Had Adler published an illustrated edition of his Memorandum it might well have included Robert Brandard’s steel engraving of the “Jews’ Place of Wailing,” based on a drawing by Bartlett (see above). In it the only person praying at the wall is a woman wearing a long white shawl, which also covers her head. Another woman, similarly draped, stands among the (probably shoeless) men sitting on the ground with books in their hands. In A Visit to My Fatherland (1845), the British nonconformist minister Ridley Haim Herschell, who was a native of Prussian Poland, described his 1843 visit to the “Place of Wailing” on a Friday as “one of the most striking” scenes that he beheld in that city. Herschell, whose account was later quoted by Adler, wrote that “about 30 men and half as many women were assembled together, all without shoes, the ground whereon they trod being in their estimation holy.” He too gives no indication of any separation between men and women at the Western Wall.
Another visitor to Jerusalem during the early 1840s quoted by Adler was John Price Durbin—though just as Adler was evidently too busy with his many other duties to inform his readers that Herschell was a Polish-born convert, so too did he fail to mention that Durbin was a Kentucky-born Methodist minister. Of course, neither Durbin’s background nor that of his British colleague Herschell render their testimonies any less “reliable and authentic.” In fact, the members of the Special Commission addressed by Adler in his Memorandum might have been especially impressed by the testimony of Protestant divines concerning the deep and continuous Jewish connection with the Western Wall. Durbin, who was president of Dickinson College in Pennsylvania when he set off for Europe and the Middle East, later described in his Observations in the East (1845), “a most touching custom, long kept up by the children of Israel.” On Fridays, he wrote, the Jews of Jerusalem would assemble “in considerable numbers” in order “to weep over the fallen glory of their race, under the very ruins of their once magnificent sanctuary.” After quoting a verse from Lamentations (5:2) allegedly recited in unison at the Wall, Durbin reported that “the Book of the Law is read by aged men, and women walk up and down the small area, occasionally approaching the wall to kiss it, pouring forth lamentations and prayers.”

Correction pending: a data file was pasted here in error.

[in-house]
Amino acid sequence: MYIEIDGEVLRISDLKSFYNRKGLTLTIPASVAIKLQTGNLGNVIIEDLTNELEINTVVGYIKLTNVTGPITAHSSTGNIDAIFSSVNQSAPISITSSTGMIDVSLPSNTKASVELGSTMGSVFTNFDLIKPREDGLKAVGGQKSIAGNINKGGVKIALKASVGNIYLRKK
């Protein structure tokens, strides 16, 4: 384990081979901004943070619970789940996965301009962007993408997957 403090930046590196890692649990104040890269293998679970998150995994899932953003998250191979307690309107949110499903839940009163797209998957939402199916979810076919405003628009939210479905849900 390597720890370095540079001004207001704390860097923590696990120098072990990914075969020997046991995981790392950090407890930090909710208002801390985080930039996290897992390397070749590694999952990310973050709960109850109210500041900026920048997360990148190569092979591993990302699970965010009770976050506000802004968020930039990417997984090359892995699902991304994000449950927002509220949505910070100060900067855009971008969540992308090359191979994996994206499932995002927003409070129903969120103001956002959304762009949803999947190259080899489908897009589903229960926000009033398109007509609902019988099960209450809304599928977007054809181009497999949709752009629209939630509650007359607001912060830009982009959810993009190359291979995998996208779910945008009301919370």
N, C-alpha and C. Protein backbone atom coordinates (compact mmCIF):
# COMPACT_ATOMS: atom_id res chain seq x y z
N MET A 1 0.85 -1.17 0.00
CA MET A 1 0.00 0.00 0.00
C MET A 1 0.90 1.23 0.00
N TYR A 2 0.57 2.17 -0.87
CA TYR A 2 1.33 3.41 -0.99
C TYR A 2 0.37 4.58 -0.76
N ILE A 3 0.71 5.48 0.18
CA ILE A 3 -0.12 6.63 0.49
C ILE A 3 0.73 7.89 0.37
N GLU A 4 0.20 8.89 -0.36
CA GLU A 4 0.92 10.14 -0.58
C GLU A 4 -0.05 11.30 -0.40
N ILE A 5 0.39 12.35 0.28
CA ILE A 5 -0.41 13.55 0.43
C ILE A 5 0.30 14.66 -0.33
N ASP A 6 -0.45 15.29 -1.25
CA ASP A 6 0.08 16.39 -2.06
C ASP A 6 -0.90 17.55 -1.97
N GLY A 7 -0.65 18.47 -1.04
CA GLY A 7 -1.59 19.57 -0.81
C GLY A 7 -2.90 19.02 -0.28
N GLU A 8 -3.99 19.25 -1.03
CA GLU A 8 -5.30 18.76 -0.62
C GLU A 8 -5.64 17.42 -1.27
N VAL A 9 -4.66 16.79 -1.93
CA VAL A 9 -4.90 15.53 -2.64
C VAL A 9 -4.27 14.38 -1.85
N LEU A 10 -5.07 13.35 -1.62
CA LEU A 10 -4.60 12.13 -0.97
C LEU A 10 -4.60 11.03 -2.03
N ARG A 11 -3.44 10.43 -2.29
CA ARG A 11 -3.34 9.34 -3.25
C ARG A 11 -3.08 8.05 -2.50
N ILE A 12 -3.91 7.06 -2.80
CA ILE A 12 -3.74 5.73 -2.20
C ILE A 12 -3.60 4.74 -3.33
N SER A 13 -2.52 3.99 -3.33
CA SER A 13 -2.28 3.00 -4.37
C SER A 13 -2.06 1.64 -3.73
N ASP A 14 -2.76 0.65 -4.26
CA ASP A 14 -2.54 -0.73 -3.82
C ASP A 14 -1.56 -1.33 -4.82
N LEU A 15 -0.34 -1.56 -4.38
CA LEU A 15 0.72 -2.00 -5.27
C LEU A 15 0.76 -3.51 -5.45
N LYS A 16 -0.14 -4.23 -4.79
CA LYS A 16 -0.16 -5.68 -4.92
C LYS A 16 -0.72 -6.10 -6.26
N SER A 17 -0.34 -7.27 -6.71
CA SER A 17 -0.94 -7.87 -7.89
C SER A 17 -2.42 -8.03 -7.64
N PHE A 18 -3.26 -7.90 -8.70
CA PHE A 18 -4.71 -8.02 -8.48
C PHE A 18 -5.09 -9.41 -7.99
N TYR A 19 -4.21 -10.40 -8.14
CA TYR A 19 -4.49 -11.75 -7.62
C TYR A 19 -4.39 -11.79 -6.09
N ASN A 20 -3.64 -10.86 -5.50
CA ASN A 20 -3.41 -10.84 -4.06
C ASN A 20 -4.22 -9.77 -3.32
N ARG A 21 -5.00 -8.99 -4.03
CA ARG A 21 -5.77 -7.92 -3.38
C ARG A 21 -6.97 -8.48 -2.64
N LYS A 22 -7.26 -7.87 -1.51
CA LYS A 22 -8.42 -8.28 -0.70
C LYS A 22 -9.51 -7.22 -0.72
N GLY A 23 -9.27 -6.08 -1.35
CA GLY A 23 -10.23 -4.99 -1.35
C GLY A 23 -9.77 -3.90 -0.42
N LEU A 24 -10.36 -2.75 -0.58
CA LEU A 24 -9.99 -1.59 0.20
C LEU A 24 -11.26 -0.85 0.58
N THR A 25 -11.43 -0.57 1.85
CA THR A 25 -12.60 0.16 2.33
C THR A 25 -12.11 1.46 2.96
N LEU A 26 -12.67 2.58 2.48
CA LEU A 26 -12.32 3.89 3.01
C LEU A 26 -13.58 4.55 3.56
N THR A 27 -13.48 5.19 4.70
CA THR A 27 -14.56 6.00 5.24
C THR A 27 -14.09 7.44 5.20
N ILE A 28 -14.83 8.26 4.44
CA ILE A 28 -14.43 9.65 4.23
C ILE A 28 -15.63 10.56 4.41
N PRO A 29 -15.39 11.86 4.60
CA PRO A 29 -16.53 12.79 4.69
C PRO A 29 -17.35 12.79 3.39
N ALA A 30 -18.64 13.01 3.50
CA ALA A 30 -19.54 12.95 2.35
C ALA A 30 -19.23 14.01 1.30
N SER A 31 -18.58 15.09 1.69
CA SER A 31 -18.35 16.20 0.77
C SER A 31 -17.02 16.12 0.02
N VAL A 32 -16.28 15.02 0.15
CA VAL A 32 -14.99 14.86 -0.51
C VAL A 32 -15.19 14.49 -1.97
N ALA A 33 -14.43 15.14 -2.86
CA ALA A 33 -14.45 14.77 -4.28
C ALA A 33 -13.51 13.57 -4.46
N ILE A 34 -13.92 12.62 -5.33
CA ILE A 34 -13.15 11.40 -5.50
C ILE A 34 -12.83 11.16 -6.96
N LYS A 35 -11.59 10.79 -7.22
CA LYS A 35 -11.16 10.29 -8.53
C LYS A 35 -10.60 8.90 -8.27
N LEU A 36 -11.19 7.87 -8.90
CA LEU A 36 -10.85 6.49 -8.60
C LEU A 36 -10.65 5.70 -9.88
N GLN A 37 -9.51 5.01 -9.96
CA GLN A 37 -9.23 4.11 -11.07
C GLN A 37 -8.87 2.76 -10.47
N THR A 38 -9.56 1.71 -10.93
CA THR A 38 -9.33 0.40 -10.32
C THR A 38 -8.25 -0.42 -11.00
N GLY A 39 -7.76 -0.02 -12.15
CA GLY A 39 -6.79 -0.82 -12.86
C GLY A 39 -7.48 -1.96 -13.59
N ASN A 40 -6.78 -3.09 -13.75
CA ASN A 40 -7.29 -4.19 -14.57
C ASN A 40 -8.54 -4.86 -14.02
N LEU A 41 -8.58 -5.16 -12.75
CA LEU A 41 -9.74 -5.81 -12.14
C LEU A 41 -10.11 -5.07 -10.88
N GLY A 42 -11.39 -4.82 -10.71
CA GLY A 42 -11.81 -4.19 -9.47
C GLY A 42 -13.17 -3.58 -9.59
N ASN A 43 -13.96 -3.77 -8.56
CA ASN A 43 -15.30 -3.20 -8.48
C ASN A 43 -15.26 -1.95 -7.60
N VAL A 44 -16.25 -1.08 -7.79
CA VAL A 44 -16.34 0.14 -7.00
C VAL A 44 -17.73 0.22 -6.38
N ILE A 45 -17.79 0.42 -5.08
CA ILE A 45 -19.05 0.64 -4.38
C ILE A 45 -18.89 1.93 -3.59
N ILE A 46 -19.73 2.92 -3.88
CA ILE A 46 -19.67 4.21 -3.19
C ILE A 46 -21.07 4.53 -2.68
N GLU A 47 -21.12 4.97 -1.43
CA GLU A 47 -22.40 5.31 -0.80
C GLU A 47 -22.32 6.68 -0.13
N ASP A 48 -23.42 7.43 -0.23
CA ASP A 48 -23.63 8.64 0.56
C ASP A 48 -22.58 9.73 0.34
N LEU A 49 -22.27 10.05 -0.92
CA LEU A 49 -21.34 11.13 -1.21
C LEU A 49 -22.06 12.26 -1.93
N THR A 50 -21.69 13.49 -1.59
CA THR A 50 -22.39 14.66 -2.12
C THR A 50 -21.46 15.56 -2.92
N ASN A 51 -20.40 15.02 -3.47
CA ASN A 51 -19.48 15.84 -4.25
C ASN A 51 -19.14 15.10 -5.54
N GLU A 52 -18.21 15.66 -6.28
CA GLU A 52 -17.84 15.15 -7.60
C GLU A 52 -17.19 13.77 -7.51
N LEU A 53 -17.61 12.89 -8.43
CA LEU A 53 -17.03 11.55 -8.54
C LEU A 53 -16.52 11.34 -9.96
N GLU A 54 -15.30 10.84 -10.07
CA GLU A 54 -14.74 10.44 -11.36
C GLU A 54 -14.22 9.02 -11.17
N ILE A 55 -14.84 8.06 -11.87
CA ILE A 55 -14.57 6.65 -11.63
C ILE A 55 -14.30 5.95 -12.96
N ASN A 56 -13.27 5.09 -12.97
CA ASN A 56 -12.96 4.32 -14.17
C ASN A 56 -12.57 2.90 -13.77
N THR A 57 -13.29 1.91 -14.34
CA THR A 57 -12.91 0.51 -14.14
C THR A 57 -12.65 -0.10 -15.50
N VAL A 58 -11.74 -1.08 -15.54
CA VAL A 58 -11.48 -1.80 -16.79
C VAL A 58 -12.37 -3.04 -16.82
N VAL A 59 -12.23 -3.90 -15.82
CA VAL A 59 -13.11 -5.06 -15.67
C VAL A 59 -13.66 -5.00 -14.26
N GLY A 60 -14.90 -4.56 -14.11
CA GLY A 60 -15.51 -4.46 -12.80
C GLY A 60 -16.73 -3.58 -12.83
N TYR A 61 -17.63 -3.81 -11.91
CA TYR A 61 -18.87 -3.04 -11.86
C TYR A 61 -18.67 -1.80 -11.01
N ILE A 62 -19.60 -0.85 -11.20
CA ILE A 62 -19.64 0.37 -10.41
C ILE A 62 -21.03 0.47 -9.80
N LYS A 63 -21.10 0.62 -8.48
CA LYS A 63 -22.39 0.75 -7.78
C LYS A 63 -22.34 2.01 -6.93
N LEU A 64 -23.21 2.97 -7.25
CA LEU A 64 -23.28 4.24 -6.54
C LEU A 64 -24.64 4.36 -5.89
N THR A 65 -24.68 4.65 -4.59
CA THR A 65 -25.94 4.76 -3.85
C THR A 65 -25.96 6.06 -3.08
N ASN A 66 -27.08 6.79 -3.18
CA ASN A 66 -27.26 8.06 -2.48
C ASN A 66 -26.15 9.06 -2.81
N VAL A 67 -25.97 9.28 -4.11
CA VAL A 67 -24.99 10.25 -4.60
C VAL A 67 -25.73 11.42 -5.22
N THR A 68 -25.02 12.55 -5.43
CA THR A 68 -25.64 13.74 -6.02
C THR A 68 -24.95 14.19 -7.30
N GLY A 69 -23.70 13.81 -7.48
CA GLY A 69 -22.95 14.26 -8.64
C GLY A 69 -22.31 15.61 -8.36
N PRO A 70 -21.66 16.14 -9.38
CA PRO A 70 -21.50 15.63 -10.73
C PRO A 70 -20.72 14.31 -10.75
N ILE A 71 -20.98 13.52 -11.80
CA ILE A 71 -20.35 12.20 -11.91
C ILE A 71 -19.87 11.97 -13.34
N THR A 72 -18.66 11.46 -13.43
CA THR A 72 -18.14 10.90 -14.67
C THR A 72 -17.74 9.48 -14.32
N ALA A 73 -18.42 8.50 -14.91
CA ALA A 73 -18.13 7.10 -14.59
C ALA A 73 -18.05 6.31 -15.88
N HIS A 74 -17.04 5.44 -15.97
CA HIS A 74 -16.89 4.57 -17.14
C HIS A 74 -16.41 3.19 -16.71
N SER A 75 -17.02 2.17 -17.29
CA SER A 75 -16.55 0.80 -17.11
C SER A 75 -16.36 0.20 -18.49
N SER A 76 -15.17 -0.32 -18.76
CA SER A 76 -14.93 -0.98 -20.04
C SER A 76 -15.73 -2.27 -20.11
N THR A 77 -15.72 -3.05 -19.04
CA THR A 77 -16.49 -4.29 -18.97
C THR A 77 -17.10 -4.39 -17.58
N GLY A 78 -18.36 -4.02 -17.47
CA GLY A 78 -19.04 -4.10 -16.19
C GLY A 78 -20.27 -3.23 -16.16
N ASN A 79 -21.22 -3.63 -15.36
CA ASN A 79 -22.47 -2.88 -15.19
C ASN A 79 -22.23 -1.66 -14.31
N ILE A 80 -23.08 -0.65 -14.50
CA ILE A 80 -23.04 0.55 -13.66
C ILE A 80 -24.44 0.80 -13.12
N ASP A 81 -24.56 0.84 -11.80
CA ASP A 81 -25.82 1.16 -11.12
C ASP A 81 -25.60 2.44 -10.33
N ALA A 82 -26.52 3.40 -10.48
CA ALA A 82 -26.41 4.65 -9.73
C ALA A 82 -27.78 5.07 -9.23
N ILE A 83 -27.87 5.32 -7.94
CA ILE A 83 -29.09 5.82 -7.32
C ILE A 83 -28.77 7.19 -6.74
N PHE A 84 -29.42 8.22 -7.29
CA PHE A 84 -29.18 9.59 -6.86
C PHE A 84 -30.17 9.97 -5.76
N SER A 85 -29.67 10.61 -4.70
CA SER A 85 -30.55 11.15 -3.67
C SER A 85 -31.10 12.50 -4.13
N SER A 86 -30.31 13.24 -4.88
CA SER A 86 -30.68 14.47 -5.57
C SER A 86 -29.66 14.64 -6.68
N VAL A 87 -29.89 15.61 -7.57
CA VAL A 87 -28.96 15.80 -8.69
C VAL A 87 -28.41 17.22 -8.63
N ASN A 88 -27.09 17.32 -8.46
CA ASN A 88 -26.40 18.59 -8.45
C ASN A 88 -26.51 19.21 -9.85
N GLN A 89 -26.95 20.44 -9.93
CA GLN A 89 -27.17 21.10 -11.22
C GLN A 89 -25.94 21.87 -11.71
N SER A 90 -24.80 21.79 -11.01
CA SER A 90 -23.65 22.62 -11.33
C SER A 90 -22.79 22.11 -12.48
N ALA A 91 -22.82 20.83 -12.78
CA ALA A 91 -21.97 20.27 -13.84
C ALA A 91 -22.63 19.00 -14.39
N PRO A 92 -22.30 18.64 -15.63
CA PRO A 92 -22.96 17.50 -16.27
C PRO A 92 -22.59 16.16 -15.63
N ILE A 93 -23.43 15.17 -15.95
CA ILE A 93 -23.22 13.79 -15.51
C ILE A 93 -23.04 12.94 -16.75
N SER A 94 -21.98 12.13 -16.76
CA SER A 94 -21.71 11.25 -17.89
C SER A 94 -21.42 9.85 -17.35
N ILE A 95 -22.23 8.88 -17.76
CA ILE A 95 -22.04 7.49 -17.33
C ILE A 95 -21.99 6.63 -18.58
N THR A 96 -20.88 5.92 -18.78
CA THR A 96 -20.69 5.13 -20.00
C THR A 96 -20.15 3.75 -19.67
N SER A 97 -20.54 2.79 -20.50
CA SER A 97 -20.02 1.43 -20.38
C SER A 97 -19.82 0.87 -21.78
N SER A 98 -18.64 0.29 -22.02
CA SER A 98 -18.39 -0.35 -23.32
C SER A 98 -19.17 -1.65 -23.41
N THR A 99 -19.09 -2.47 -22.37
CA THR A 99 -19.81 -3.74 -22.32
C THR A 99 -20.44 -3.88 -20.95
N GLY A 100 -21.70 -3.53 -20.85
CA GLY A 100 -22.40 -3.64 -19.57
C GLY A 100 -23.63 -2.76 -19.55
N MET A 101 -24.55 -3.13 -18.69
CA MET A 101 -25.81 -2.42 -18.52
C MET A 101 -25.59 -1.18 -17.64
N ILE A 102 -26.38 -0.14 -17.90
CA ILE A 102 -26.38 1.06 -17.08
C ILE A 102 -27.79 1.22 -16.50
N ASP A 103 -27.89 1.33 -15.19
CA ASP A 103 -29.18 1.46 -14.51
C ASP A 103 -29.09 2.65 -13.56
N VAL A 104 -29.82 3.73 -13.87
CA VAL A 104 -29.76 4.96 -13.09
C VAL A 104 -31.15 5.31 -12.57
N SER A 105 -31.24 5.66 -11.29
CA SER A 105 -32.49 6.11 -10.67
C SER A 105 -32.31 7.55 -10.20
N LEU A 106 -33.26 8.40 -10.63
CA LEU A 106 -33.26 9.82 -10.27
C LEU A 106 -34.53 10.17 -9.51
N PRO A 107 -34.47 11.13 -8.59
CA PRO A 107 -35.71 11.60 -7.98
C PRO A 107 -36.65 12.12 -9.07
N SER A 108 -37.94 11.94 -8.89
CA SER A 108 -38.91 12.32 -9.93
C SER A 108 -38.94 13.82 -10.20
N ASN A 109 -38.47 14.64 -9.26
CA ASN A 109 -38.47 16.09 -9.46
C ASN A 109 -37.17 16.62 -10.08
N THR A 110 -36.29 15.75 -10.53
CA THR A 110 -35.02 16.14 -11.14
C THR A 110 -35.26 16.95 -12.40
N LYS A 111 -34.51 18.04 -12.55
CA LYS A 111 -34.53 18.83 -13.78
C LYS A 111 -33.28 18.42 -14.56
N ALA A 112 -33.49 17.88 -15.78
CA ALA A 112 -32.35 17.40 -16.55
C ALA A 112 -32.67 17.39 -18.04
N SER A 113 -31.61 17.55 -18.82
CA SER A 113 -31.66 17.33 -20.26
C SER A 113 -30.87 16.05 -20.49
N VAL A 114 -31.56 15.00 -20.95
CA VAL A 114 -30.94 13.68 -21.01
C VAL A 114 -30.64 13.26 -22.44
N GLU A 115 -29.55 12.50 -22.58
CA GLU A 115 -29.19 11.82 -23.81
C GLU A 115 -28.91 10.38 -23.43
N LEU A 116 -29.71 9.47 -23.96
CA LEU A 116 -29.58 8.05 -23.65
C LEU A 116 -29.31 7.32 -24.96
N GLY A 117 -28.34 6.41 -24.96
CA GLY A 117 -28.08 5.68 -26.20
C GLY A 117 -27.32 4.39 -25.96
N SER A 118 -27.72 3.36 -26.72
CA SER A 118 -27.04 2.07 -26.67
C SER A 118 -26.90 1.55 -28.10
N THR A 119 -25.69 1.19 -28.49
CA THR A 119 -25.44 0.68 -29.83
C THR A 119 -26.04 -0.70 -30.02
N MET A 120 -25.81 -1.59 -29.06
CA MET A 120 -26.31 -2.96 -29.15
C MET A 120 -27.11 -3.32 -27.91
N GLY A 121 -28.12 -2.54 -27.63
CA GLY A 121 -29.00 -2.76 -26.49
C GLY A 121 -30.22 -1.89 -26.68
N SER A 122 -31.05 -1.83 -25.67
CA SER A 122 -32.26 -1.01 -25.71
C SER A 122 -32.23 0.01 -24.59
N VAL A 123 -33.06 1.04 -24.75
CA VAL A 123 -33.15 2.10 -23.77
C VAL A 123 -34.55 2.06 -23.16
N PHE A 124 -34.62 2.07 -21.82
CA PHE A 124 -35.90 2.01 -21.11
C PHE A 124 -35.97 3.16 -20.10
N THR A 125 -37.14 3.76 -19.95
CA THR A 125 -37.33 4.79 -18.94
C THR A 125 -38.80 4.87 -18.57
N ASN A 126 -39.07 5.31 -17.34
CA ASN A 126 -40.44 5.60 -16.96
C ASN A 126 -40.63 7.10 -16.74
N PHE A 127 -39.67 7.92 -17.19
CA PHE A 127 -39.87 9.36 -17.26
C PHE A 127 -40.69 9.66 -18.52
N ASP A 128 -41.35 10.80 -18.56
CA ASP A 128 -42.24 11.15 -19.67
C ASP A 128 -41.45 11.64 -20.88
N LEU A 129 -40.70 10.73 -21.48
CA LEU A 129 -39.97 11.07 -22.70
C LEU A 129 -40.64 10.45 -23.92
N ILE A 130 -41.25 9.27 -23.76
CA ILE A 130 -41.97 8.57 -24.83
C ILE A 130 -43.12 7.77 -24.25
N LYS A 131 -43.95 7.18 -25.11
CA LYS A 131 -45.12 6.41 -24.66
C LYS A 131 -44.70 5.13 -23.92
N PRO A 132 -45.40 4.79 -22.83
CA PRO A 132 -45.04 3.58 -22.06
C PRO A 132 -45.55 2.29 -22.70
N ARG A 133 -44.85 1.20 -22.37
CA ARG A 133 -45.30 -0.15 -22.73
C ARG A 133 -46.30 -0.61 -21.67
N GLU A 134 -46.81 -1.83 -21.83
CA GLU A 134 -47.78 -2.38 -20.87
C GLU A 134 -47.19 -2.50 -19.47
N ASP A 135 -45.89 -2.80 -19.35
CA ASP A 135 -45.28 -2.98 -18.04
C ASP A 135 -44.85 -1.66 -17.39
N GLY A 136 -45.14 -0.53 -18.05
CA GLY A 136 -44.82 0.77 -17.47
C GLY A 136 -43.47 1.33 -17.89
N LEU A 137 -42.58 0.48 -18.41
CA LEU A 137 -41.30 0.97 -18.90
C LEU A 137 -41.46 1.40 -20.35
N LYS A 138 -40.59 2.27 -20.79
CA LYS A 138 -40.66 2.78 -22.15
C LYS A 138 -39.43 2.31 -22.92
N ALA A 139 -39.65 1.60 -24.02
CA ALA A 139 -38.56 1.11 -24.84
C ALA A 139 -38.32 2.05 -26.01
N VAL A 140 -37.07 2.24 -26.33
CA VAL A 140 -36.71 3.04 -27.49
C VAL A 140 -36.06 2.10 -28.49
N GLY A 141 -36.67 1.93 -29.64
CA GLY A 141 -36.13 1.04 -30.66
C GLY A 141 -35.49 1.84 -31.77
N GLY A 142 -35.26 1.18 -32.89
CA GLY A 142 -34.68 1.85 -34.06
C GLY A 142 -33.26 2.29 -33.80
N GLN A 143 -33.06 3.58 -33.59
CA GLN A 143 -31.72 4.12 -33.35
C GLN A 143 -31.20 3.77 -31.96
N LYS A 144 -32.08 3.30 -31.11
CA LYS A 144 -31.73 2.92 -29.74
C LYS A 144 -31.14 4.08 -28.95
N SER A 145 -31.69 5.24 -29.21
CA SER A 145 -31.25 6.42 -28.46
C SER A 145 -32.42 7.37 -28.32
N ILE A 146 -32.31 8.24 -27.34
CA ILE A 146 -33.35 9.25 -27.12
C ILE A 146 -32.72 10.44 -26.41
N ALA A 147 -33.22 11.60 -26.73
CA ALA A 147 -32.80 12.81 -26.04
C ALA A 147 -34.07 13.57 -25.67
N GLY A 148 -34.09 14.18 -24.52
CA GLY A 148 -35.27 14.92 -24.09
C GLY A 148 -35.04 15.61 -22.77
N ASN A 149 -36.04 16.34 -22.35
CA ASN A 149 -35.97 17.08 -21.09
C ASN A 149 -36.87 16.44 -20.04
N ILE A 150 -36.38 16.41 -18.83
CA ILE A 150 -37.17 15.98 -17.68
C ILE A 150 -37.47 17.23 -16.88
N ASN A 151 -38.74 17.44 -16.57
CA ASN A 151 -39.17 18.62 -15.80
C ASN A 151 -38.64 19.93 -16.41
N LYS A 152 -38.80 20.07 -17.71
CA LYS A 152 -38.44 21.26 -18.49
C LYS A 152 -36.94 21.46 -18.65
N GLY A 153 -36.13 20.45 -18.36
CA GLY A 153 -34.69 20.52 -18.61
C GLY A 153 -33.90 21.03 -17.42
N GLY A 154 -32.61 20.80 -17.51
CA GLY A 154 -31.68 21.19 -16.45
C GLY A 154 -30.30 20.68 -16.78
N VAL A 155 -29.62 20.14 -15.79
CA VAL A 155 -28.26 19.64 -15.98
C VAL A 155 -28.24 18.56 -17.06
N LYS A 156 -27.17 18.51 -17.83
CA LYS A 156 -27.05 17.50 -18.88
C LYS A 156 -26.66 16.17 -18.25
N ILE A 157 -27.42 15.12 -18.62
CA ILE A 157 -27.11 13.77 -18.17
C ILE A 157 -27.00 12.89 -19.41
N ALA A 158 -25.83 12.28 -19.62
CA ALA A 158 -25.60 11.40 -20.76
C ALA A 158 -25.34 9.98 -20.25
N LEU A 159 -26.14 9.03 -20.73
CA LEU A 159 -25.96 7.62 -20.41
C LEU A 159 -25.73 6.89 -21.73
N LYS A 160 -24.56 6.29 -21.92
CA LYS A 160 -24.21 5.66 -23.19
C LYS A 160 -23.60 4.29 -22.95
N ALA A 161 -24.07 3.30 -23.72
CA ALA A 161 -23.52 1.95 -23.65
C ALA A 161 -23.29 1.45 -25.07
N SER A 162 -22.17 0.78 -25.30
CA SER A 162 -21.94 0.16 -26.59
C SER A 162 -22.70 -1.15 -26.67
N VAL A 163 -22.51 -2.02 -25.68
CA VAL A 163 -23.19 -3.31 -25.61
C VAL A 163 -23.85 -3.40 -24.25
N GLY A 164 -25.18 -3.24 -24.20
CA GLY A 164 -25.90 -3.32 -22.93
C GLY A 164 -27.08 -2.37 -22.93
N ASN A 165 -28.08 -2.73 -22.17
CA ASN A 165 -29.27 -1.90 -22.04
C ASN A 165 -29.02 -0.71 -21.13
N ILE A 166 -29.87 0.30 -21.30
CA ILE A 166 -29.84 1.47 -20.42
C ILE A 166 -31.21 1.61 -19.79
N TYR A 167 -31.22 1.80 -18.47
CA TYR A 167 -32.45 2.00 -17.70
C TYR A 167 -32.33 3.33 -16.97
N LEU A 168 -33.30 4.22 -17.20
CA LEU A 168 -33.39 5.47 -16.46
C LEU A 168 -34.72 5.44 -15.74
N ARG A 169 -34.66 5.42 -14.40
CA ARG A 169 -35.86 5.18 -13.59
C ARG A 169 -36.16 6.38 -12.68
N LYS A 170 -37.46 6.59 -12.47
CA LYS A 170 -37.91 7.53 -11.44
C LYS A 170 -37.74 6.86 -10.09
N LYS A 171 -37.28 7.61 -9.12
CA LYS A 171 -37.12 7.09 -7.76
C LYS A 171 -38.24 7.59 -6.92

Like Bartlett who visited Jerusalem shortly before he did, the American Methodist contrasted the stationary men who “read” (probably from a printed Hebrew Bible), with the more kinetic (and evidently younger) women who “walk” alongside the wall, “kiss” its stones, and pour forth “lamentations and prayers.” For both authors (as well as, presumably, for the Jews themselves) the division between men and women at the “Place of Wailing” was less spatial than performatory. The women would seem to have moved with greater freedom and prayed with greater fervor than they would in Jerusalem’s local synagogues, and it is they alone who kiss the wall’s “ancient masonry.” The Friday scene, in short, is dominated by their dynamic presence.
From the archive: Daniel Estrin’s 2012 report—which just won a prestigious award—on Jerusalem’s light rail